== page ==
The prospect of thrilling orang-utan encounters is incentive enough to visit, yet the world’s third largest island has so much more to entice you
The third largest island in the world, Borneo ranks as one of the planet’s top wildlife destinations. The prospect of thrilling orang-utan encounters is incentive enough to visit, yet the island has so much more to entice you. That includes vast tracts of pristine rainforest, countless coral islands, mighty mountains, remote tribes, jungle-fringed rivers and extensive cave systems.
The human-like orang-utans (the name means man of the forest in Malay) head an impressive assortment of 10 primate species including gibbons, proboscis monkeys, the bizarre-looking western tarsier and the aptly named slow loris. Among the 40 other mammal species, diminutive Borneo pygmy elephants roam the forest trails together with sun bears, clouded leopards and the elusive Sumatran rhinoceros. There are over 600 species of birds, many rare orchids, various carnivorous pitcher plants and an amazing twelve species of Rafflesia, the world’s largest flower. Underwater, Borneo has some of the tropics’ most diverse coral reefs, and large numbers of marine turtles nest on its numerous sandy beaches.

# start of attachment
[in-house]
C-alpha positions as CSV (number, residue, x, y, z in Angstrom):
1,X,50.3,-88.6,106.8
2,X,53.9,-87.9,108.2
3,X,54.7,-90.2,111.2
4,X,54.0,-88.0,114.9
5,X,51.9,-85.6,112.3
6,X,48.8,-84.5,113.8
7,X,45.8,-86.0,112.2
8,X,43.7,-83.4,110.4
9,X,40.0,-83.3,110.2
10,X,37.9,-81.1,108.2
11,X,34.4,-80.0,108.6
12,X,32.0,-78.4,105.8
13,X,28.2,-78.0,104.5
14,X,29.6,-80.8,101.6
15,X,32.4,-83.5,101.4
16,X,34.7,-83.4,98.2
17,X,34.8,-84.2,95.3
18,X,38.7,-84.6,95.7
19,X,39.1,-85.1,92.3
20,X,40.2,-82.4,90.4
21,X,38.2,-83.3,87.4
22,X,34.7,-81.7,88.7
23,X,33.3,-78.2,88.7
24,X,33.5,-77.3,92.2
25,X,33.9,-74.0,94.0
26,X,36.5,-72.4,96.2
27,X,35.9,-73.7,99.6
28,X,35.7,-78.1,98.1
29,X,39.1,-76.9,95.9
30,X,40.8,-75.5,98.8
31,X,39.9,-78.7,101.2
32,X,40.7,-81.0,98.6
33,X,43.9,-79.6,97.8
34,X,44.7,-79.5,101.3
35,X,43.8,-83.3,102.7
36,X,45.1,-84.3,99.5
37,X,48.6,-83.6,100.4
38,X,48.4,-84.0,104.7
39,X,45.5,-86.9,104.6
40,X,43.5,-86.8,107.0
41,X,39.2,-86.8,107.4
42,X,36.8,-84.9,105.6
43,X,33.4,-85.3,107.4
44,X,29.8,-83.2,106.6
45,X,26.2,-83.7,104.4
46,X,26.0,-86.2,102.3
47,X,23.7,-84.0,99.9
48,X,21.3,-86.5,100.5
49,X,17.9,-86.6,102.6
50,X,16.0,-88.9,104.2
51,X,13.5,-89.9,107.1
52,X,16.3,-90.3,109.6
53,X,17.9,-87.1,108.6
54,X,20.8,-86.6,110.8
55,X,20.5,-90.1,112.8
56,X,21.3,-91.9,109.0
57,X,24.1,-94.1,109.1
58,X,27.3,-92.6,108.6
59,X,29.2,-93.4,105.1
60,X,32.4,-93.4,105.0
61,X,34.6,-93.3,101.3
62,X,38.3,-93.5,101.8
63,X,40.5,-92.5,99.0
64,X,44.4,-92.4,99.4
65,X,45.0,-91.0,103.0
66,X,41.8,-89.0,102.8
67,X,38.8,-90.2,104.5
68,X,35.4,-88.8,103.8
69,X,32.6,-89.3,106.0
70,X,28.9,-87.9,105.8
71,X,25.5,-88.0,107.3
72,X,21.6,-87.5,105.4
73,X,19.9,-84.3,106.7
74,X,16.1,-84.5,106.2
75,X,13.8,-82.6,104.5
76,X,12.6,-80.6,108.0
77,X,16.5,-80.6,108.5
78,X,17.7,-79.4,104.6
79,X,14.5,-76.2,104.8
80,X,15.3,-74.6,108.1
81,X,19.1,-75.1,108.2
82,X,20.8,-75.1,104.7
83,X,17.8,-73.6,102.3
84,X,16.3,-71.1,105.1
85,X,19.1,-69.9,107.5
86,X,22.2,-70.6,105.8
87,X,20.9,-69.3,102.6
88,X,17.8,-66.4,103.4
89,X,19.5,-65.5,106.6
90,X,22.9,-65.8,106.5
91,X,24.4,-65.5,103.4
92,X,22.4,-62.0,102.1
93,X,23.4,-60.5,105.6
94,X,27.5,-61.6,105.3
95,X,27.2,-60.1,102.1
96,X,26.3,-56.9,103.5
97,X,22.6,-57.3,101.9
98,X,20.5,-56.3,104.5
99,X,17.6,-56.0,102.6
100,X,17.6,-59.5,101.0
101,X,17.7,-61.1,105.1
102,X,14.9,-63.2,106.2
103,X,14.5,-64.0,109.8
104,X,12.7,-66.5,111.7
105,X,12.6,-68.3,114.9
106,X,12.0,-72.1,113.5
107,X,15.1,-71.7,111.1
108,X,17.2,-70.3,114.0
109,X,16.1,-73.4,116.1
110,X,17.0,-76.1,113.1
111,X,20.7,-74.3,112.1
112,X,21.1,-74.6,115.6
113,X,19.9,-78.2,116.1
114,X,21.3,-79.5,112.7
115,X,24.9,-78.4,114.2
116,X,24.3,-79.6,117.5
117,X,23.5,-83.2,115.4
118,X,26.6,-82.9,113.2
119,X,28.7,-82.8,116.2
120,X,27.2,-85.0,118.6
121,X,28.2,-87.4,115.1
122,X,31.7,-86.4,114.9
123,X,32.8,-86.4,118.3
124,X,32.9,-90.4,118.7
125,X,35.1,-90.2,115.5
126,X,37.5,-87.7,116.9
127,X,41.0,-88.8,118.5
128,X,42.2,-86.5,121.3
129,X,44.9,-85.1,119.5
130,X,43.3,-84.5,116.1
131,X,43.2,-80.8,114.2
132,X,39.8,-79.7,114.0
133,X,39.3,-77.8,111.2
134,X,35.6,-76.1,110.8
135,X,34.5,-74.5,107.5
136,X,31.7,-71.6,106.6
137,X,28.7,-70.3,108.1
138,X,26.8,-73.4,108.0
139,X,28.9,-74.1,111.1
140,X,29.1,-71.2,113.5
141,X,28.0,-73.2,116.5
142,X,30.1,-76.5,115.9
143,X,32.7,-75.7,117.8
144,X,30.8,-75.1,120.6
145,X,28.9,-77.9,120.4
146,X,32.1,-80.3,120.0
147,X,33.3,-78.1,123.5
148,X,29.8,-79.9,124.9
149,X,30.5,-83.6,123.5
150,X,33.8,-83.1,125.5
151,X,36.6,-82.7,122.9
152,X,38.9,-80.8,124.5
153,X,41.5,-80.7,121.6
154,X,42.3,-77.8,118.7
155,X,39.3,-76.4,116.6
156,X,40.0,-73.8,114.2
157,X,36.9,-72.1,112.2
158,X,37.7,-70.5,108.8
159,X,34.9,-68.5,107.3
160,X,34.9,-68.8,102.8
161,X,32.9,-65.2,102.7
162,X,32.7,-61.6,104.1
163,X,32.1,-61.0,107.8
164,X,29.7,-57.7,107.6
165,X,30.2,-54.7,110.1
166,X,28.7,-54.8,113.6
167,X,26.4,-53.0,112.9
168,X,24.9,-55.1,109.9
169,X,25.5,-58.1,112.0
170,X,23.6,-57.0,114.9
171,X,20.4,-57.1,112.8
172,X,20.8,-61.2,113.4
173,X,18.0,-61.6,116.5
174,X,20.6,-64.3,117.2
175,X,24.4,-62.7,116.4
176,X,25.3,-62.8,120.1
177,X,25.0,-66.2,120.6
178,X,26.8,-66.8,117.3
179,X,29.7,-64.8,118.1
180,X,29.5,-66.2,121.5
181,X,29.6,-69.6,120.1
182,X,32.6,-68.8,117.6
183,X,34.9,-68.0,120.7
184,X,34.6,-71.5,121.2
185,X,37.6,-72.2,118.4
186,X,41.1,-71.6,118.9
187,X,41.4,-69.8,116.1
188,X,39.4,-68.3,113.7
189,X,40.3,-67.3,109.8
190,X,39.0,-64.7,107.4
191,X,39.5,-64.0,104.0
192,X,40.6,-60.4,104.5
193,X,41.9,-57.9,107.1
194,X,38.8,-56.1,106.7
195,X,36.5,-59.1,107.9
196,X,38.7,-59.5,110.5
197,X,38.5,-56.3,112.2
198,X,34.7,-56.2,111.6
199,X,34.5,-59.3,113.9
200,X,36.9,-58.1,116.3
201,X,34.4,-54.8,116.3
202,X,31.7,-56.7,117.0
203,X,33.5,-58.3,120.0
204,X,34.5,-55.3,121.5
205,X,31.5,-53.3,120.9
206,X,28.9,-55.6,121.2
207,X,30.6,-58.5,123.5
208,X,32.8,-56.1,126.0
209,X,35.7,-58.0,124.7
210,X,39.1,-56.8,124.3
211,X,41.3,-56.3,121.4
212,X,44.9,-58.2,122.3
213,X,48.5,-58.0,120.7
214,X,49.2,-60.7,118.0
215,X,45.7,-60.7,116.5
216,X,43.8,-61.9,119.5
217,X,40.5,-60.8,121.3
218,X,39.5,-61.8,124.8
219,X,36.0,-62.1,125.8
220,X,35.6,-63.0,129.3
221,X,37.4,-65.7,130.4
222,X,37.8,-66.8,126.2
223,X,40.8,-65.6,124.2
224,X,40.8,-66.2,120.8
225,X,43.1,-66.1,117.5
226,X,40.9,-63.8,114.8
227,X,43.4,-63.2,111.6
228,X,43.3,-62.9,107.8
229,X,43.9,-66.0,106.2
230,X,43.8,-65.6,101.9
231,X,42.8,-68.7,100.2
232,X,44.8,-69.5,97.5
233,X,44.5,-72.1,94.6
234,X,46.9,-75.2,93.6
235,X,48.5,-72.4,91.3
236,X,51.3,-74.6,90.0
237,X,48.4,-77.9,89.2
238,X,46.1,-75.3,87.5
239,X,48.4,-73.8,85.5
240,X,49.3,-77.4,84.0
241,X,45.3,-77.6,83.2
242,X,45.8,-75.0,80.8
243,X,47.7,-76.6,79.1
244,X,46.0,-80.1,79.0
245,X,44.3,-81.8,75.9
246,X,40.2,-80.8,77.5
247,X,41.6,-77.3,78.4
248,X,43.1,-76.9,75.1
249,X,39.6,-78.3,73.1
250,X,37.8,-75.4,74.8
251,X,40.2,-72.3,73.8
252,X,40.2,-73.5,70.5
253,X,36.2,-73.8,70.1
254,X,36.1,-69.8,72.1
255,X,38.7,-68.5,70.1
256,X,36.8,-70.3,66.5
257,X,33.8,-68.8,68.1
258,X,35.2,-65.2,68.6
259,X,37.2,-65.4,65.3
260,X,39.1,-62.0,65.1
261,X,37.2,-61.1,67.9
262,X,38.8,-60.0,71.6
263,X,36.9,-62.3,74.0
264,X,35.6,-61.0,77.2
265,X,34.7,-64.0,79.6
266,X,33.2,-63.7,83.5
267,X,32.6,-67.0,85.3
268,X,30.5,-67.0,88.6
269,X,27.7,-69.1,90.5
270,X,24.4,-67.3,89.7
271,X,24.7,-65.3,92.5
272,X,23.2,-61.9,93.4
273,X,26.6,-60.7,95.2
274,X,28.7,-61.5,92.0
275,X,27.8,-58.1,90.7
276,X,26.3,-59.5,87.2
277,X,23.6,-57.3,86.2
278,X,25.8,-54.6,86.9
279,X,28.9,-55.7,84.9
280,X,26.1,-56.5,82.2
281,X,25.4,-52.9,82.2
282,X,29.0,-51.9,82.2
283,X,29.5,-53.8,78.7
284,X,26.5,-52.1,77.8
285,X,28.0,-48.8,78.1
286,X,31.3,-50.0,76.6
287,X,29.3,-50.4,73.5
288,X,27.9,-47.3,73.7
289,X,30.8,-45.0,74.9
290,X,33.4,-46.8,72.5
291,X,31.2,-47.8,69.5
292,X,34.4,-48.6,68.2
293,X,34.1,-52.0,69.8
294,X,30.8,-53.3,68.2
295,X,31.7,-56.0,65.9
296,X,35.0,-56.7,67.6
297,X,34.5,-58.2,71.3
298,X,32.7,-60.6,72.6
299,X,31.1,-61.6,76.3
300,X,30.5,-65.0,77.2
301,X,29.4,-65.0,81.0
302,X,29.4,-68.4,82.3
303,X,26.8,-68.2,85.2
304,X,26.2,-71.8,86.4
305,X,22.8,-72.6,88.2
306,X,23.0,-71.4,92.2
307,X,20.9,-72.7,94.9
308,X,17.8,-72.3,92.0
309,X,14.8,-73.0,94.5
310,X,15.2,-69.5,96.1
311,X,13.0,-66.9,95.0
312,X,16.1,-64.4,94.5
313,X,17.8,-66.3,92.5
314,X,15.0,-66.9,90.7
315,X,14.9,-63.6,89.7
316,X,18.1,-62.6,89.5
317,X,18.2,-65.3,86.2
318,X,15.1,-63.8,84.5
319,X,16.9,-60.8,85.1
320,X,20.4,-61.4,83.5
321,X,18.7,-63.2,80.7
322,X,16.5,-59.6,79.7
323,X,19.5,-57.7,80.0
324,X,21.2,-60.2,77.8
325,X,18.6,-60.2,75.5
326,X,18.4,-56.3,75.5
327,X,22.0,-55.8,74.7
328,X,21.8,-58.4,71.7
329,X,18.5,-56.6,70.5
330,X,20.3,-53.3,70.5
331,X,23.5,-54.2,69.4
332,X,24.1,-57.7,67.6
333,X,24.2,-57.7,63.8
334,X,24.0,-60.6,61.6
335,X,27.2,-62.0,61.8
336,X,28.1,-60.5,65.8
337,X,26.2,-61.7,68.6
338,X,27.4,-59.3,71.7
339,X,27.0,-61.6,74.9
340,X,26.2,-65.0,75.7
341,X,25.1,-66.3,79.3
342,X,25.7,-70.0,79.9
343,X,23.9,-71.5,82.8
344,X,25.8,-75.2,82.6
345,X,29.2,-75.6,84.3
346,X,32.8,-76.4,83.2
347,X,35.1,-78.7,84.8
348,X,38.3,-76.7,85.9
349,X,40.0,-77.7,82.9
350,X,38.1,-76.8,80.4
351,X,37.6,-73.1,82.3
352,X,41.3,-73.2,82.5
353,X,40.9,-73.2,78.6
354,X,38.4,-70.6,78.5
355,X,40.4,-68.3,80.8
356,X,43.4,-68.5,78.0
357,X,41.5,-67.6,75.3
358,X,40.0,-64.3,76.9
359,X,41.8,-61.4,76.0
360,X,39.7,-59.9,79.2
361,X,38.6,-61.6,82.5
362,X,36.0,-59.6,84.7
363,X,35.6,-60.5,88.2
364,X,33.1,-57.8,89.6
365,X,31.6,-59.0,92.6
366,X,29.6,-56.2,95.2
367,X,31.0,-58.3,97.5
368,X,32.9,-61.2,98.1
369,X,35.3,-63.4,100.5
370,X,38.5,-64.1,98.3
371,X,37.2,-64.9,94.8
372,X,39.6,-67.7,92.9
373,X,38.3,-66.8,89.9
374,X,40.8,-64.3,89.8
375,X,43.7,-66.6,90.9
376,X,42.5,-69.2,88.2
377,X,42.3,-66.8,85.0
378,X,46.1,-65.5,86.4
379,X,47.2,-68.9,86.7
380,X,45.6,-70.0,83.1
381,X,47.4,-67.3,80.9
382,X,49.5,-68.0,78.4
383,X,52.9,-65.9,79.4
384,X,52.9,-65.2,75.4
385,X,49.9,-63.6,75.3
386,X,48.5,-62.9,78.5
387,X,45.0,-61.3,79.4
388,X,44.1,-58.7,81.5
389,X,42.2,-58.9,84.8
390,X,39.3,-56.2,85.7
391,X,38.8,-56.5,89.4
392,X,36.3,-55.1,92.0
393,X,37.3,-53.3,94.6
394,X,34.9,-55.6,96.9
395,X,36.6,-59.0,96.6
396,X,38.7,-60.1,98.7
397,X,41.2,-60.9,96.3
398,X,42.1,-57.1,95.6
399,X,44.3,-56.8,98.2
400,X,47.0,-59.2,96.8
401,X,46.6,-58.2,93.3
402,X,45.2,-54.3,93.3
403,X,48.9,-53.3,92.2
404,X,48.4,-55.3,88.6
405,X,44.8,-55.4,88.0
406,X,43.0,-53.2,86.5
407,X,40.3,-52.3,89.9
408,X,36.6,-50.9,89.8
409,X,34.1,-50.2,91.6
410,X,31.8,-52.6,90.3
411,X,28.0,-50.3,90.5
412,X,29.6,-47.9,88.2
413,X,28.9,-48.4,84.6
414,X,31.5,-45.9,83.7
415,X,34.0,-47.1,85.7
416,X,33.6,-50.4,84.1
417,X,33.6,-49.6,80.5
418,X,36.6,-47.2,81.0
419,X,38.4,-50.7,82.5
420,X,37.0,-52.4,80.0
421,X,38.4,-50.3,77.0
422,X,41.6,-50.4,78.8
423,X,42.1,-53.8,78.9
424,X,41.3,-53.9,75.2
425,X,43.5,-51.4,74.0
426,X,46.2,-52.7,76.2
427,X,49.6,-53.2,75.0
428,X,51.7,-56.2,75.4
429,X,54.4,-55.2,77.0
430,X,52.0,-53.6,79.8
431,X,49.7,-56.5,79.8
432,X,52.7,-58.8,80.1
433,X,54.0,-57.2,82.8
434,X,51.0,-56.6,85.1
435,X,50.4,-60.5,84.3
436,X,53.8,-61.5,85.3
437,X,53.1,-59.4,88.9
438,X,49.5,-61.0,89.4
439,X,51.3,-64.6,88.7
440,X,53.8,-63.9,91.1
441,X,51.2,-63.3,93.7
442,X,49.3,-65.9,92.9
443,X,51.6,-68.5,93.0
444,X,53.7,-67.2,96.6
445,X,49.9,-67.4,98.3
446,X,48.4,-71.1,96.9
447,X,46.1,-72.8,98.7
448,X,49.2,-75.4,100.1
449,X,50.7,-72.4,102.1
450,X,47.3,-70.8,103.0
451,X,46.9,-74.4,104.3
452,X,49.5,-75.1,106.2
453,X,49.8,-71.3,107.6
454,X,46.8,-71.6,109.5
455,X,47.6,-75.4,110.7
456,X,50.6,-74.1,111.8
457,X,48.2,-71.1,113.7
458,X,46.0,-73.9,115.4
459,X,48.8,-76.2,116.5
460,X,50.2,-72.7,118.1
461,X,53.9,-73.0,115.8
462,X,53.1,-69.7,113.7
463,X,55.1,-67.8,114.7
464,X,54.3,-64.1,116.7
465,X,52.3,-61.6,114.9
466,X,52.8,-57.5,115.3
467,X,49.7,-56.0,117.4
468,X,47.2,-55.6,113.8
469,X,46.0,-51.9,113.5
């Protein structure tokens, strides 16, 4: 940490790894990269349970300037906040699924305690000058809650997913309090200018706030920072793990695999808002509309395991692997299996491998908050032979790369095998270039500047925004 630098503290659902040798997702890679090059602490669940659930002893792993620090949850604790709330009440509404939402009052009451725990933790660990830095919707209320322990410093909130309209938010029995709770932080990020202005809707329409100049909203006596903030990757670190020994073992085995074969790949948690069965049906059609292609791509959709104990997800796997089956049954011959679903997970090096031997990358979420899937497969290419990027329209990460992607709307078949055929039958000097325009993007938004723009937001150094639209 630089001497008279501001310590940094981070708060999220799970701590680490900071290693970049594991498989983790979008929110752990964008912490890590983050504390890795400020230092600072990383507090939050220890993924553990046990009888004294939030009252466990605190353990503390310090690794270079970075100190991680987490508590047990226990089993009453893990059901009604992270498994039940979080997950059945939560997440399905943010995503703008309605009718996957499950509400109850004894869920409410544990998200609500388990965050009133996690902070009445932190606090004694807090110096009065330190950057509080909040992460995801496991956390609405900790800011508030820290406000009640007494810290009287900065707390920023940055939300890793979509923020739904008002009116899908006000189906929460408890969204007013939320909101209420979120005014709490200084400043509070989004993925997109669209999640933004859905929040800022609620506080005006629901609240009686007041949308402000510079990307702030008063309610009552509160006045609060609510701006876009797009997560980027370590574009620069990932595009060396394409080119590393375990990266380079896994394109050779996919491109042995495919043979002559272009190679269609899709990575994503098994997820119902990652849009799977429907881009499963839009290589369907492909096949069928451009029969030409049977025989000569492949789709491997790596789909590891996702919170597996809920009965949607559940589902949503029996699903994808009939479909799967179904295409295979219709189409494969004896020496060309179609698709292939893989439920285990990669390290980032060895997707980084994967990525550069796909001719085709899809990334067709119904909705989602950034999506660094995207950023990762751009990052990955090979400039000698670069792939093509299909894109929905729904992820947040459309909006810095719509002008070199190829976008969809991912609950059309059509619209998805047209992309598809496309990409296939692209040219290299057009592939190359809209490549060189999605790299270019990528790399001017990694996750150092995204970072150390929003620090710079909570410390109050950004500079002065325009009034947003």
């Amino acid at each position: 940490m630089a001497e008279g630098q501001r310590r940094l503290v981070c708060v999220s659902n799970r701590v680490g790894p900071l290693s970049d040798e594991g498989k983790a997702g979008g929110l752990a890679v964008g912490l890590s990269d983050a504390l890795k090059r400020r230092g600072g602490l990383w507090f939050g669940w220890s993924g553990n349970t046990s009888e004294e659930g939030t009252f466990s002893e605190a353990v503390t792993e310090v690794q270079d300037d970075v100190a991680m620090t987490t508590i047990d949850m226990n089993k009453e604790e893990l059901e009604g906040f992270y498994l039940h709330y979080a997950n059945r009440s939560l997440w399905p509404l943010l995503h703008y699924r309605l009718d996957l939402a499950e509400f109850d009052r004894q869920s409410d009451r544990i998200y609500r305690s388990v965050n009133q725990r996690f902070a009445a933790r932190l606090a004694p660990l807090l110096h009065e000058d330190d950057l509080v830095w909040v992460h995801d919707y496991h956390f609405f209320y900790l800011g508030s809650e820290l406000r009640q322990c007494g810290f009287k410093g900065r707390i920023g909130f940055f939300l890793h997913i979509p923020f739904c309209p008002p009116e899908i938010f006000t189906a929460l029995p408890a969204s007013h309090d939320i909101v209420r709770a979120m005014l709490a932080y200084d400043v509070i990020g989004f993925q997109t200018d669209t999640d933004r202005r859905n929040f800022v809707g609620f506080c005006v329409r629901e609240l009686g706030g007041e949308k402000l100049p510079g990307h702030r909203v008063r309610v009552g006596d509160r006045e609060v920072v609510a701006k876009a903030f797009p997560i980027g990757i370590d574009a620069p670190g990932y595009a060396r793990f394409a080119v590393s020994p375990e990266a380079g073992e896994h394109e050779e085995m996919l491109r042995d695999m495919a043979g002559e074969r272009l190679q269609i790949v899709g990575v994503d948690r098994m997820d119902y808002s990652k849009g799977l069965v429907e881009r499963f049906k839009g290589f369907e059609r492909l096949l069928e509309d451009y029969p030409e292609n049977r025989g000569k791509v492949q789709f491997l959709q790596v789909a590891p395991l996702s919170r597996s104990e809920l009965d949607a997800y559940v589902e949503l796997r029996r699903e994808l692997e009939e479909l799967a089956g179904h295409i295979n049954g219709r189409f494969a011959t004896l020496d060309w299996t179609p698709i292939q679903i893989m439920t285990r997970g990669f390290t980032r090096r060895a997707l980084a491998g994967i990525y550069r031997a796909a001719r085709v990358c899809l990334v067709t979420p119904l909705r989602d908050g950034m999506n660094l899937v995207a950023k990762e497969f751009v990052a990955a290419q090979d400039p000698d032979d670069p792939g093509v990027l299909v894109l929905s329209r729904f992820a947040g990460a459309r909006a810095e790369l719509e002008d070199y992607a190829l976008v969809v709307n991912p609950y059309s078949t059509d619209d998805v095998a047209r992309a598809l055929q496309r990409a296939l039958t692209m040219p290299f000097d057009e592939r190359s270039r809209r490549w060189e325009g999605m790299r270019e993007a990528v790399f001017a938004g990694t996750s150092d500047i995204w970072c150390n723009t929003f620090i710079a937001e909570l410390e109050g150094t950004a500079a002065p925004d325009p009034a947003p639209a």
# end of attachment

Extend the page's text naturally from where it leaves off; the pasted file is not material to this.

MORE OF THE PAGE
Borneo is divided politically between the small sultanate of Brunei, the Indonesian state of Kalimantan and the two East Malaysian states of Sabah and Sarawak: it is these latter two states on which we focus our tours here. (If you are interested in visiting Kalimantan, please see our Indonesia section.)